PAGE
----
ePanorama.net - Joystick Documents

Introduction to joysticks

There have been many different types of game controllers used in the history of computer games. The most popular controller hase been joystick, which is simple a box with button and stick to control the motion in the game. But there have been many types of joysticks and I try to clear out some facts in this introduction part.

Different joystick types

Digital Joysticks

The most common joystick type in home computers have been Atari-style digital joysticks. Those joysticks are calle after Atari, because this joystick type was first introduced in Atari 2600 videogame and then adopted to the home computers introduced on ever since (VIC 20, Commodore 64, Amiga, MSX-computers and even Sinclair Spectrum joystick adapters used this joystick type).

The joystick itself consisted of five whiched which are arranged to that four of them told about the joystick direction (UP, DOWN, LEFT, RIGHT) and one was for fire button. The joystick connector was 9 pin D-shell connector. Normally all of those whiches are open, but when joystick is turned from the center position, one or two position whiched are closed (according to what direction the stick is turned). The fire button worked so that it closes when button is pressed. All of the swiches are connected between ground and corresponding signal pin of the joystick connector.

The nicest thing is that those joysticks were standard and there were joysticks available from many manufactureers. Unfortunatelu most of those joysticks broke down quite fast (especially very popula types manufactured by Quickshot) because switches and mechanics were made cheaply.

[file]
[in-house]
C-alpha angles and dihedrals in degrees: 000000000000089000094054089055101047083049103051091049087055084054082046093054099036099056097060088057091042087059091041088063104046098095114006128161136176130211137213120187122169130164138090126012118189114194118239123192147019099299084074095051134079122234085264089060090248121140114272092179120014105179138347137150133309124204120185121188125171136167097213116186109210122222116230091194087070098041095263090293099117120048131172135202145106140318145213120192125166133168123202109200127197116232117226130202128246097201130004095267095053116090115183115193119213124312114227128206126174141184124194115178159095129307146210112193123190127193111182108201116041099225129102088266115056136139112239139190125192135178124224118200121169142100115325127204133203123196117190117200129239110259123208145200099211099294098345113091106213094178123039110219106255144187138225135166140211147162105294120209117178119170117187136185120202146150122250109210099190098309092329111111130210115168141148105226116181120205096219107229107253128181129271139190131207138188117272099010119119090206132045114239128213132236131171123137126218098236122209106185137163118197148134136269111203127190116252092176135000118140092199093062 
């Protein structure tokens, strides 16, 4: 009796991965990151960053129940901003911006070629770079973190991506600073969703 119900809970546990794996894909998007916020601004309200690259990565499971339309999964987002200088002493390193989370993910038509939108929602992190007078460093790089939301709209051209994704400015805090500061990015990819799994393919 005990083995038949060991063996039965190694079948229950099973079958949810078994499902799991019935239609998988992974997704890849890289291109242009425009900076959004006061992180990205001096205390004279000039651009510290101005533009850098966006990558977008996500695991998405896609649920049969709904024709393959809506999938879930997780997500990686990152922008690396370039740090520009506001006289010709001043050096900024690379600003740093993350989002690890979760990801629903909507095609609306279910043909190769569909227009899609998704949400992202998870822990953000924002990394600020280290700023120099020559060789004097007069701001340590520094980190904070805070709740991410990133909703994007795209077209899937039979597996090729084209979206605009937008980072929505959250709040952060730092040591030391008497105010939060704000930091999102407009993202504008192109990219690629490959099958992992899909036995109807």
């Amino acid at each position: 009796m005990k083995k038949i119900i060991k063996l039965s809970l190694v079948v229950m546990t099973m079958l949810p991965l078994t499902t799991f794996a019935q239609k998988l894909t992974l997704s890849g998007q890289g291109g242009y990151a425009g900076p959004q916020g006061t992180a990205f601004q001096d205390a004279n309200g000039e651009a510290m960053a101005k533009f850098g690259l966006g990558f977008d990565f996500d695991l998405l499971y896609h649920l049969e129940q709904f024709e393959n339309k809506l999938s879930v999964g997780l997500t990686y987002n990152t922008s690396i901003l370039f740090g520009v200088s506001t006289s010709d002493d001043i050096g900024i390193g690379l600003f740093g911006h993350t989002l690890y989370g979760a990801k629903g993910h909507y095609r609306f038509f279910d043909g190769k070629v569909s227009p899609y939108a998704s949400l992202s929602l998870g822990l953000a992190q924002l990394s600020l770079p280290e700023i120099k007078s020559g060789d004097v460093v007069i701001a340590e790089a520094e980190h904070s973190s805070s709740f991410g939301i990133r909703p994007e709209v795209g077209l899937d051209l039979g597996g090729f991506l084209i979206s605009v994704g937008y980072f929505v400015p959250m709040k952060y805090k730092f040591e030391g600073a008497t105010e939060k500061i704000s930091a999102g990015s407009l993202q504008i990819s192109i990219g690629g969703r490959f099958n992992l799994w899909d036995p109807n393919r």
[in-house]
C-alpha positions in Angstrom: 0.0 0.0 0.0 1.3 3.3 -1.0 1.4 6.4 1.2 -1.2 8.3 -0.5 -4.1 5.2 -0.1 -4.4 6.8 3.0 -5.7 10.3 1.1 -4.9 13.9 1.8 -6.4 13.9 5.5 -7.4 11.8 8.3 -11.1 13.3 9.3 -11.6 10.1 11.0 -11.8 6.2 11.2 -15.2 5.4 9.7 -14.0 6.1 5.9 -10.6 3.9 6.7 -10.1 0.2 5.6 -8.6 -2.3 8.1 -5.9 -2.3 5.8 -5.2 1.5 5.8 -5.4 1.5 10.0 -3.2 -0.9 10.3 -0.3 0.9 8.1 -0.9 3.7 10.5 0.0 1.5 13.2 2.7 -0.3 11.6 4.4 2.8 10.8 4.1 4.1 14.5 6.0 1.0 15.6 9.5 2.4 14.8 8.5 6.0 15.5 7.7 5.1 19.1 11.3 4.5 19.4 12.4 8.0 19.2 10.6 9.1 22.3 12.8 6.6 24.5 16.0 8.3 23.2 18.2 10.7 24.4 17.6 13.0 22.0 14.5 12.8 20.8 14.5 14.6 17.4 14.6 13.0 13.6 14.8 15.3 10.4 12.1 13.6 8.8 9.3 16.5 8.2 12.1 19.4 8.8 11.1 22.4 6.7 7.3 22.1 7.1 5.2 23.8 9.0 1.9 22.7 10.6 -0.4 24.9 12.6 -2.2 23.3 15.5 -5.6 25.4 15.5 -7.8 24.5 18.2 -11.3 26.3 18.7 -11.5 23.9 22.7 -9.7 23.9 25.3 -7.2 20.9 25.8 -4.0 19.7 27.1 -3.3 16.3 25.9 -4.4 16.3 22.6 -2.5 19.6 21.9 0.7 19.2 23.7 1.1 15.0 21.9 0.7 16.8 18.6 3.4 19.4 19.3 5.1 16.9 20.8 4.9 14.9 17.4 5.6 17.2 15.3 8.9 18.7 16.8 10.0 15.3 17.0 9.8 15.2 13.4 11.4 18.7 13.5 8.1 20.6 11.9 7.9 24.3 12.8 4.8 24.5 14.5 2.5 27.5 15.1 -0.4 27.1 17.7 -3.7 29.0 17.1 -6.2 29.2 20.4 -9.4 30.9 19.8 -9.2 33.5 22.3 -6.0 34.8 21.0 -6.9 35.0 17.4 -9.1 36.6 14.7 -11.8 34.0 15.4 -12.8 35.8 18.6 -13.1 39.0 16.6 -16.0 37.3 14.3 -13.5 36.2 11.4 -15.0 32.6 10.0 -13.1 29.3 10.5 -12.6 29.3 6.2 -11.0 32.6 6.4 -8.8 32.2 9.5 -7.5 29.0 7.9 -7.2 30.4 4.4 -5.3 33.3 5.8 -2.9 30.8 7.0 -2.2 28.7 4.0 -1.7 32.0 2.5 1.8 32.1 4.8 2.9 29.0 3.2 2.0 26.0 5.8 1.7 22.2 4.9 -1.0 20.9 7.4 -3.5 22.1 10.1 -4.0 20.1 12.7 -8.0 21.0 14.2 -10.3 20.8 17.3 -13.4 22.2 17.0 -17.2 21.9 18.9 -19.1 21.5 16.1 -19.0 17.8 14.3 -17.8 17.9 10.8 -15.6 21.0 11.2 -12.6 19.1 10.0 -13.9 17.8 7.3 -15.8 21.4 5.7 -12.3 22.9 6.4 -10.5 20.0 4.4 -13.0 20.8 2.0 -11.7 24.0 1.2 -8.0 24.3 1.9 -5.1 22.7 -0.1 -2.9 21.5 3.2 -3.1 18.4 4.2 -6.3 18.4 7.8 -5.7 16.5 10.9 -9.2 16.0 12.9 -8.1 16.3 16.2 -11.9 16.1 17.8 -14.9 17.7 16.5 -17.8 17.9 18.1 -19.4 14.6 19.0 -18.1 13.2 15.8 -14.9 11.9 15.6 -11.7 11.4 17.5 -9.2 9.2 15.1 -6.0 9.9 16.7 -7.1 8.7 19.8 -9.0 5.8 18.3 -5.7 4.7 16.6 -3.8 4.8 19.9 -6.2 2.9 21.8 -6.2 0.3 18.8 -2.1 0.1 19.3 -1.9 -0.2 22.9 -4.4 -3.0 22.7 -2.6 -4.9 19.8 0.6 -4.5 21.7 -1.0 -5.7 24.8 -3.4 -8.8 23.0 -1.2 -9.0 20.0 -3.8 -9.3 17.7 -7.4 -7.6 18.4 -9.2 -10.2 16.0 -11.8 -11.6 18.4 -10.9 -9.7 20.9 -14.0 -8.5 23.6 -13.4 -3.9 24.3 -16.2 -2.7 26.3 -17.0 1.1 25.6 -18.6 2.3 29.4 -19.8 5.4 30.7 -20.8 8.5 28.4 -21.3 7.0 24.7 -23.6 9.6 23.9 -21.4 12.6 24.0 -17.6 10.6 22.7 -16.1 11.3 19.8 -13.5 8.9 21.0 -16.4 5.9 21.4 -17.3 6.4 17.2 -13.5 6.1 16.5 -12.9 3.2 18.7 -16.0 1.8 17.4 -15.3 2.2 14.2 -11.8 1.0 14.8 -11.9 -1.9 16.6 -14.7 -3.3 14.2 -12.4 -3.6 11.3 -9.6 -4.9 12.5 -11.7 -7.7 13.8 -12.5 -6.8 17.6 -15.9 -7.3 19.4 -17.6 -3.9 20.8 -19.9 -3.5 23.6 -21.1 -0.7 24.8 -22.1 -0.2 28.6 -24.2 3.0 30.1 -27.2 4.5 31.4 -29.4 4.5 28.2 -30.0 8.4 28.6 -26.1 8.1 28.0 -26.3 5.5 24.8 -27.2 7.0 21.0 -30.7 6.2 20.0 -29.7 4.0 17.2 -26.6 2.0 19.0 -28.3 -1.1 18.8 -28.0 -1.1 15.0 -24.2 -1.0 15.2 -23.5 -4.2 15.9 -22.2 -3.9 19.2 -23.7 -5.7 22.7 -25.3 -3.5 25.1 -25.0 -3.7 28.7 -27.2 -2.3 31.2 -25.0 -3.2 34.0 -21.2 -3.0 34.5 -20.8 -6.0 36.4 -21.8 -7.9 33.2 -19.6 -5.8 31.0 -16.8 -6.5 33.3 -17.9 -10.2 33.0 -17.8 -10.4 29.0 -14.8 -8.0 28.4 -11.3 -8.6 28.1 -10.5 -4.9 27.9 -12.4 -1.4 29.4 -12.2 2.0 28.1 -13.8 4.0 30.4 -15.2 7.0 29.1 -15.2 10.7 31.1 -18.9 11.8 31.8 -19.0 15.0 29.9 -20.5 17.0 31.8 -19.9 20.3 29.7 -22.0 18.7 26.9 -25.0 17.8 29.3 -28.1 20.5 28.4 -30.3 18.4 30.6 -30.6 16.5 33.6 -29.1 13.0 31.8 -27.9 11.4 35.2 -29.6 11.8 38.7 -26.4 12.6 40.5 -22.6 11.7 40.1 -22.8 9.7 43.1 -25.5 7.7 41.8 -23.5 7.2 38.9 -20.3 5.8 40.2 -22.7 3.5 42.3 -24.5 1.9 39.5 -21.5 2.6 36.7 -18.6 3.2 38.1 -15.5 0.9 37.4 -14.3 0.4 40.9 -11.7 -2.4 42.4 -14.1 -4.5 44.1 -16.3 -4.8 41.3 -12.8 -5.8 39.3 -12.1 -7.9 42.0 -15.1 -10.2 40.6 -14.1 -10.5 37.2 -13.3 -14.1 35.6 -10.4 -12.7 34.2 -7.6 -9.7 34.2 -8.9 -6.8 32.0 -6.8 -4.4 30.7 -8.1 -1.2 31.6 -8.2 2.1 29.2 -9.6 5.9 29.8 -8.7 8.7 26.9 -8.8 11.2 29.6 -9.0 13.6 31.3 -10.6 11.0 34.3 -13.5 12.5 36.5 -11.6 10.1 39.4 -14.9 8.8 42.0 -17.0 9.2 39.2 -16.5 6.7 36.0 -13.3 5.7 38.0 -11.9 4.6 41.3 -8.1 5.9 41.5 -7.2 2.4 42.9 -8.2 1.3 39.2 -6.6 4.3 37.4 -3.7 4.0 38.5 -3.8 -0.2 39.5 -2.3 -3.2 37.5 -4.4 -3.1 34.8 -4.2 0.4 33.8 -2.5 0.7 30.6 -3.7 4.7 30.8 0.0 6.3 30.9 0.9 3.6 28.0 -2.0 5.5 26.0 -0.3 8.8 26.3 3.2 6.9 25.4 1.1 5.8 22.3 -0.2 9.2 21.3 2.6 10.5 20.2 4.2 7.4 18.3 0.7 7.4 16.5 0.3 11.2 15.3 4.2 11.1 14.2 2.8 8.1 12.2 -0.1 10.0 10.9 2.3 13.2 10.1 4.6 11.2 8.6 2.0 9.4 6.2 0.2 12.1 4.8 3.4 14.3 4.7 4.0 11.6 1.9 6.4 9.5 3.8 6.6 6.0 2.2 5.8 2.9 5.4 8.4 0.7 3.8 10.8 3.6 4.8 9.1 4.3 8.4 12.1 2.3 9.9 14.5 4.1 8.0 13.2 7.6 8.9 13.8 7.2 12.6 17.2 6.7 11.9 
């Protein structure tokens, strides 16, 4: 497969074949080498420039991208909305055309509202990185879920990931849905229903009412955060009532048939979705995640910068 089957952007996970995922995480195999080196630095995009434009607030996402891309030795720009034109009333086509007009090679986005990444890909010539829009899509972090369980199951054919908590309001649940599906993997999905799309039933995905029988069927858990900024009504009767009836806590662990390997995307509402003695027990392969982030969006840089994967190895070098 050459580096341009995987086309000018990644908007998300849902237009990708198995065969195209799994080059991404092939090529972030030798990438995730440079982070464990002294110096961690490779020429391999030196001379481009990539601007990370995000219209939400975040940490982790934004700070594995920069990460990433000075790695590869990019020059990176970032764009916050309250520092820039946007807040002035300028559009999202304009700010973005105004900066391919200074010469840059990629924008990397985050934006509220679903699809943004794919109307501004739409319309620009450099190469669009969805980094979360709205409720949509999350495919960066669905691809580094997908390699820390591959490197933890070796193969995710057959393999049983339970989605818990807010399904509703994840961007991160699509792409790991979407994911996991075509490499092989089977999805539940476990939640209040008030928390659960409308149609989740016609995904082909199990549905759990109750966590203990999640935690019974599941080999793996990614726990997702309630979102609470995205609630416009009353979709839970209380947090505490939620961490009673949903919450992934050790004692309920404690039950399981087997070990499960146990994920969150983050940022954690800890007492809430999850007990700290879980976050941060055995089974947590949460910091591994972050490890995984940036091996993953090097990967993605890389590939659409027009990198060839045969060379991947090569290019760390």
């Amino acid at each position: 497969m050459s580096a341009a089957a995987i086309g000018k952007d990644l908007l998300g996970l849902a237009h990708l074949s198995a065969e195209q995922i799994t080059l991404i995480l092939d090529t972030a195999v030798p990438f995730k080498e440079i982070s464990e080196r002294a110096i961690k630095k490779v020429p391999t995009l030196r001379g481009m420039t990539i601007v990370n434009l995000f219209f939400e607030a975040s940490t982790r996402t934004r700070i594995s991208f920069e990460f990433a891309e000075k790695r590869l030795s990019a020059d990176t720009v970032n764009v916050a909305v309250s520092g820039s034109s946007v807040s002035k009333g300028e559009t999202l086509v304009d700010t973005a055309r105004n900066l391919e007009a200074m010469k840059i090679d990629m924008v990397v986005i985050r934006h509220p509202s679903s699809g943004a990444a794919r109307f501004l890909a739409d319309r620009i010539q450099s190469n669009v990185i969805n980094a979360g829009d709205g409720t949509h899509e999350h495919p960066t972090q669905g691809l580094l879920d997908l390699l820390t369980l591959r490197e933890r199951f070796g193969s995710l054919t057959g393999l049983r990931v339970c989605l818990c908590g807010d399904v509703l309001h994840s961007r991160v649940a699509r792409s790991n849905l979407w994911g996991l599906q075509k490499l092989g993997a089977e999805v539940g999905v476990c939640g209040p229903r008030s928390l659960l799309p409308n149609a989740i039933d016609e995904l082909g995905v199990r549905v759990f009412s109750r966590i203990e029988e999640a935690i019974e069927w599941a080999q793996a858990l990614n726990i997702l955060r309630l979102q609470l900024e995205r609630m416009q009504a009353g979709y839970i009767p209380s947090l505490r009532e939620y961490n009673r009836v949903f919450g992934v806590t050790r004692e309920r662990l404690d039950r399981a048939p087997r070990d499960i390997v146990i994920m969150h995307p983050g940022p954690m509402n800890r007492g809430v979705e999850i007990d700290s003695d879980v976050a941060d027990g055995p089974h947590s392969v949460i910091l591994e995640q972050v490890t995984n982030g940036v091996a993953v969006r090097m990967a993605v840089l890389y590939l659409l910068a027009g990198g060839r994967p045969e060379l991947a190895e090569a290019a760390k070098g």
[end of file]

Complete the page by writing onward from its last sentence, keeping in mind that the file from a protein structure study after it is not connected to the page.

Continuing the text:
Paddle controllers

Paddle controller is a simple controller which consists of one knob which is used to control the game. Paddle controllers were used in videogames since the first TV-games to control the racket on the screen. Paddle controllers use analogue principle for control, and they simply consist of one potentiometer and button in one controller.

The analogue information from potentiometer has to be converted to digital for in order the computer to use that information. Nowadays it would be done with Analogue to Digital converters, but ten to fifteen years ago those things were hard to get, hard to use and expensive. So home computer manufacturers needed a simpler and less expensive alternative. The answer was to convert the potentiometer position to pulse width information which can be easily conveted to numbers using counter chip or simple software loop. This was cheap, but not very accurate method, especially when software loop was used for measurement.